New guidelines: cybersecurity, privacy and your self-driving car


The US Department of Transportation (USDOT) has just issued its eagerly-awaited “guidance” for self-driving and “highly automated” vehicles – and you sense its as pumped about these technologies as any Tesloid, Uberite, or Googler.

The government’s stated goal is: to “accelerate the revolution,” ensuring that “these technologies are safely introduced… provide safety benefits today, and achieve their full safety potential in the future.”

If they succeed, millions of people will be placing their lives in the “hands” of some stunningly data- and software-intensive devices: their own, the vehicles they use for on-demand transportation, and the cars and trucks they’ll share the roads with. So it’s worth considering what the Policy has to say about information security and privacy.

To begin, the government wants automated vehicles to collect a lot of data:

Manufacturers and other entities should have a documented process for testing, validation, and collection of event, incident, and crash data, for… recording the occurrence of malfunctions, degradations, or failures in a way that can be used to establish the cause of any such issues.

[To] …develop new safety metrics, [they] should collect, store and analyze data regarding positive outcomes… in which the HAV system correctly detects a safety-relevant situation, and successfully avoids an incident.

All of this data should be kept “strictly in accordance with the manufacturer’s consumer privacy and security agreements and notices.” What’s more, the government would like those to be fairly robust, at least for the US.

For example:

  • Consumers should get “accessible, clear, meaningful data privacy and security notices,” with choices about “collection, use, sharing, retention, and deconstruction of data, including geolocation, biometric, and driver behavior data that could be reasonably linkable to them personally”
  • Data in production vehicles should be used “only in ways… consistent with the purposes for which [it] originally was collected”
  • Manufacturers should collect and keep “only for as long as necessary the minimum amount of personal data required to achieve legitimate business purposes,” de-identified “where practical”
  • Manufacturers should be ready to share event reconstruction data to promote safety throughout the industry, but that data should be stripped of personal identification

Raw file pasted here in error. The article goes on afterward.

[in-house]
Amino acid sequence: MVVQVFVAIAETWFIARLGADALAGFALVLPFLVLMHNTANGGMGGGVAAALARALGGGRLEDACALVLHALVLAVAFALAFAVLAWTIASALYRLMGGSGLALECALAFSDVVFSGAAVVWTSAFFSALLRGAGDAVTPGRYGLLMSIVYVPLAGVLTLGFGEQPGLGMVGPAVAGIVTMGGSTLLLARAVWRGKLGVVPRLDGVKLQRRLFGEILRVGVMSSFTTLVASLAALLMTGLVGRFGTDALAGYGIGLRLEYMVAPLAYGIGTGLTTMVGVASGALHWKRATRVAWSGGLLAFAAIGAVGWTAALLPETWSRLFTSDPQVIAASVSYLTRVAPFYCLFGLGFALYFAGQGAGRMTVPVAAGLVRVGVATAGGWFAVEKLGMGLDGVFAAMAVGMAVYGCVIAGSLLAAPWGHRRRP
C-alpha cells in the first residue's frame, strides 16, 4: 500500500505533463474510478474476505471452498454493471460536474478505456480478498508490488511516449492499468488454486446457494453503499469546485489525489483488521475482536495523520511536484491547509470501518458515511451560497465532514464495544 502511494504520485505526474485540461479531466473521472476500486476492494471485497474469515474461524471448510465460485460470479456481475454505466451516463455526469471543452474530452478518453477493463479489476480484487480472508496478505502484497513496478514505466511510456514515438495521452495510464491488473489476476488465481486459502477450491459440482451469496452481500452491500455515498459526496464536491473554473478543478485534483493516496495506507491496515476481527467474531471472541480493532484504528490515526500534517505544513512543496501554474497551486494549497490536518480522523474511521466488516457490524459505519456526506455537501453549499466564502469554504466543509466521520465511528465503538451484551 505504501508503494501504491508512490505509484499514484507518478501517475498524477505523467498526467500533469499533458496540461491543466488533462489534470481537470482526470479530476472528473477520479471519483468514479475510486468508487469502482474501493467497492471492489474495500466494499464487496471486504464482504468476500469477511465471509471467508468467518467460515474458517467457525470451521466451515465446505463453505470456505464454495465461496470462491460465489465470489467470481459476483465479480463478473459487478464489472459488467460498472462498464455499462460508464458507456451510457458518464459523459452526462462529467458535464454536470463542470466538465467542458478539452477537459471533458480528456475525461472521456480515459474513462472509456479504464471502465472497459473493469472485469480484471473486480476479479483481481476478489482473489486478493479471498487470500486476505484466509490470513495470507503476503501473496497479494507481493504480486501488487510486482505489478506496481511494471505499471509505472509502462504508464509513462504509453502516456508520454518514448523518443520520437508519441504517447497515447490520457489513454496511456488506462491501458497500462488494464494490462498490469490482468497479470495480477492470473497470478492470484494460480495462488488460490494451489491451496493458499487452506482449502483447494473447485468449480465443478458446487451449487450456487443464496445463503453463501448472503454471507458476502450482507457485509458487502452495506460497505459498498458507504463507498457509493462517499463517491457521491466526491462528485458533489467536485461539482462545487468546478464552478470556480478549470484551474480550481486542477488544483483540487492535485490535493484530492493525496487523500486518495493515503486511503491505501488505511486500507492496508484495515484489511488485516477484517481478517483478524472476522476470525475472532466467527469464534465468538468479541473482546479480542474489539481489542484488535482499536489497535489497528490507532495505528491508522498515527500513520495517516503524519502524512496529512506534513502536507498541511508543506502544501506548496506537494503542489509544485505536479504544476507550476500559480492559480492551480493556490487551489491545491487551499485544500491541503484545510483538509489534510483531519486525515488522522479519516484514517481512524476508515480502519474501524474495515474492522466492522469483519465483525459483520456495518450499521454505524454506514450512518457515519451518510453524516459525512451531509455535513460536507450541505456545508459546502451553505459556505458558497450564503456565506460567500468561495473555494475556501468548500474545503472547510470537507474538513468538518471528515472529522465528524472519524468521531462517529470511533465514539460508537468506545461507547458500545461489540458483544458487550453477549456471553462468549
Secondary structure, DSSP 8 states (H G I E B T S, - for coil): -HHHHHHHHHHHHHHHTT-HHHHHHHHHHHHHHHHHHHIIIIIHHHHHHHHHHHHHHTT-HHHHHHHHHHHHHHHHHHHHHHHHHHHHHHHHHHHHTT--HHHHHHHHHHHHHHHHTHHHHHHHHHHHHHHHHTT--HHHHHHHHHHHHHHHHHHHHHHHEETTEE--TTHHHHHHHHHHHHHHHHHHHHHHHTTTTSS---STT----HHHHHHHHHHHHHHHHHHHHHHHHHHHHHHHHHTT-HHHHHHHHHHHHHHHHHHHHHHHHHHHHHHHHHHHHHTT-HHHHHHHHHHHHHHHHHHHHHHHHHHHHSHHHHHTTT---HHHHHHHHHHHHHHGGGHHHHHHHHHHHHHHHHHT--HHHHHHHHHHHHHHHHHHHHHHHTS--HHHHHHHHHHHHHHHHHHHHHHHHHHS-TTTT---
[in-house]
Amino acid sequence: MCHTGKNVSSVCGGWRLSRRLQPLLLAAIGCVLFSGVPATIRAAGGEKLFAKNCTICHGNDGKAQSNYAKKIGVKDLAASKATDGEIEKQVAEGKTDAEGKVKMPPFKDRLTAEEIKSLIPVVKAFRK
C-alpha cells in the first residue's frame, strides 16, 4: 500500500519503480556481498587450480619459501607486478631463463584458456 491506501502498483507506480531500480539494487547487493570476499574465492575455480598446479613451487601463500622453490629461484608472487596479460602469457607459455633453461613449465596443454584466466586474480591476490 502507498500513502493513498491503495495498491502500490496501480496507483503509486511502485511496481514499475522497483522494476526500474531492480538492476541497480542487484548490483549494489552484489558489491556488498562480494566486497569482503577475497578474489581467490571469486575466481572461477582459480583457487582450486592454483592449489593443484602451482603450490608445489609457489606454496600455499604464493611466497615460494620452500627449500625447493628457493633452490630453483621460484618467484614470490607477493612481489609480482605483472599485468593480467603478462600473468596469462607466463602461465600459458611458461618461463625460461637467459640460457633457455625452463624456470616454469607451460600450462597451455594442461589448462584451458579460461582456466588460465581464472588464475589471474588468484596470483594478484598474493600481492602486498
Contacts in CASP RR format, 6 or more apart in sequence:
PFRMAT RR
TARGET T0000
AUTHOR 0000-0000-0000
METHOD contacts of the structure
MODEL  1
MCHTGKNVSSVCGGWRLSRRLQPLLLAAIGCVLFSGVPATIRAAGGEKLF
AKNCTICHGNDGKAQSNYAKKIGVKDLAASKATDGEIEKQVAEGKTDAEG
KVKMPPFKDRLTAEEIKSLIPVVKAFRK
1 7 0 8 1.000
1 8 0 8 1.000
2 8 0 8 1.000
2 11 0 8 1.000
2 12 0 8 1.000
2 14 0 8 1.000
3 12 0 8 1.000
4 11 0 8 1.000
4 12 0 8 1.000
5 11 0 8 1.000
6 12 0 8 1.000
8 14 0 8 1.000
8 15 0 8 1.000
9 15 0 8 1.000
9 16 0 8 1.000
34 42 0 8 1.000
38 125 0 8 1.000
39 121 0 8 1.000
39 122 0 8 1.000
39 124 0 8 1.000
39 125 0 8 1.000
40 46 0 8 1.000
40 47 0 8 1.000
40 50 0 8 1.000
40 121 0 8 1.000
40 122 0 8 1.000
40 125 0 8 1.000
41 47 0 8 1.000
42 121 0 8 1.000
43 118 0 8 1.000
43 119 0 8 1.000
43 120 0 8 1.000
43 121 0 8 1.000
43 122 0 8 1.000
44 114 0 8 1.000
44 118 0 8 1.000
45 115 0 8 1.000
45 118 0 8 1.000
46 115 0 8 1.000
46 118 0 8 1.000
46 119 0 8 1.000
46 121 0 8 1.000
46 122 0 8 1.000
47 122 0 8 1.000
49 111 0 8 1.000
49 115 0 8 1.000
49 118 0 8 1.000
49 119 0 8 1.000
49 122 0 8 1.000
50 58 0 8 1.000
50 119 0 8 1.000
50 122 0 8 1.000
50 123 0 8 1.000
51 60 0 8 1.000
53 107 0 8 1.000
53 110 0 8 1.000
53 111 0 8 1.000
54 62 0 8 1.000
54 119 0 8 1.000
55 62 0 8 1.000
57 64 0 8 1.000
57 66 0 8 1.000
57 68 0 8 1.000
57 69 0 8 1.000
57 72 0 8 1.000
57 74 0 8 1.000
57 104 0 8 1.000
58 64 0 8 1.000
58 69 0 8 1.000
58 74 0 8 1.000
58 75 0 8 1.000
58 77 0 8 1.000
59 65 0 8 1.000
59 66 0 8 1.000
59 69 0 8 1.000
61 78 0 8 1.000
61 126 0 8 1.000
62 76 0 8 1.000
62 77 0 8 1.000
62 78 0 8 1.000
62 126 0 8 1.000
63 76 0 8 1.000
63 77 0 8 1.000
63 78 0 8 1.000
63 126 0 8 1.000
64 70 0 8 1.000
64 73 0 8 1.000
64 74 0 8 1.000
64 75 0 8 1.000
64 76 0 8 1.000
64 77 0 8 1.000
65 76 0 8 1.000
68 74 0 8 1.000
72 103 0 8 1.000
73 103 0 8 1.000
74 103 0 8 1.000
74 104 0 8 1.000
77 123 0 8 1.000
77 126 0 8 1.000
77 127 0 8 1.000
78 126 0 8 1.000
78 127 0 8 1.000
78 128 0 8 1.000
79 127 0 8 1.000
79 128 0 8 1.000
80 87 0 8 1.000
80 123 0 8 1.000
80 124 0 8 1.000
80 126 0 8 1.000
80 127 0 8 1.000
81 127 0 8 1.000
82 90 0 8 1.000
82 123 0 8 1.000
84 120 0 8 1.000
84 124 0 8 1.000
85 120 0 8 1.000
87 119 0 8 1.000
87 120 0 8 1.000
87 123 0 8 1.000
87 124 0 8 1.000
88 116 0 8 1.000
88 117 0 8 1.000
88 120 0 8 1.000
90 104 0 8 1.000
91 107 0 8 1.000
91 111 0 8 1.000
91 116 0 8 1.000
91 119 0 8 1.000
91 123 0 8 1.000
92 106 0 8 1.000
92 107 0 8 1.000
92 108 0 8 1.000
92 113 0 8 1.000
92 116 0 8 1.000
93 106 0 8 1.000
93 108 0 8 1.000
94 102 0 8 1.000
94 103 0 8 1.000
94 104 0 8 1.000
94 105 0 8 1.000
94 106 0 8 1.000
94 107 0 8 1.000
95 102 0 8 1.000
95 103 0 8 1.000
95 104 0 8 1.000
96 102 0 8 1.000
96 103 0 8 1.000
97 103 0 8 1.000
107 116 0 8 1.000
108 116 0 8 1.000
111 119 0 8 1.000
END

Next, there’s vehicle cybersecurity – already a plenty-big issue with human-driven cars (as we’ve been telling you here and here and here and here).

Here, USDOT serves up a lot of best-practice language:

Manufacturers and other entities should follow a robust product development process based on a systems-engineering approach to minimize risks to safety, including those due to cybersecurity threats and vulnerabilities…

The identification, protection, detection, response, and recovery functions should be used to enable risk management decisions, address risks and threats, and enable quick response to and learning from cybersecurity events…

All good, if done well! To that end, USDOT exhorts automakers to “consider and incorporate guidance, best practices, and design principles” from multiple leading sources, throughout industry and government.

Meanwhile, everything security-related:

…should be fully documented and all actions, changes, design choices, analyses, associated testing and data should be traceable within a robust document version control environment.

When vulnerabilities are discovered, the industry should share knowledge:

Each industry member should not have to experience the same cyber vulnerabilities in order to learn from them.

For the moment, pretty much all of this is voluntary. Doing it that way was a lot faster than creating formal requirements. Those might come later, as the industry matures and it’s clearer what’s needed.

Presumably some other federal agency will get to worry about the four million Americans who currently drive for a living.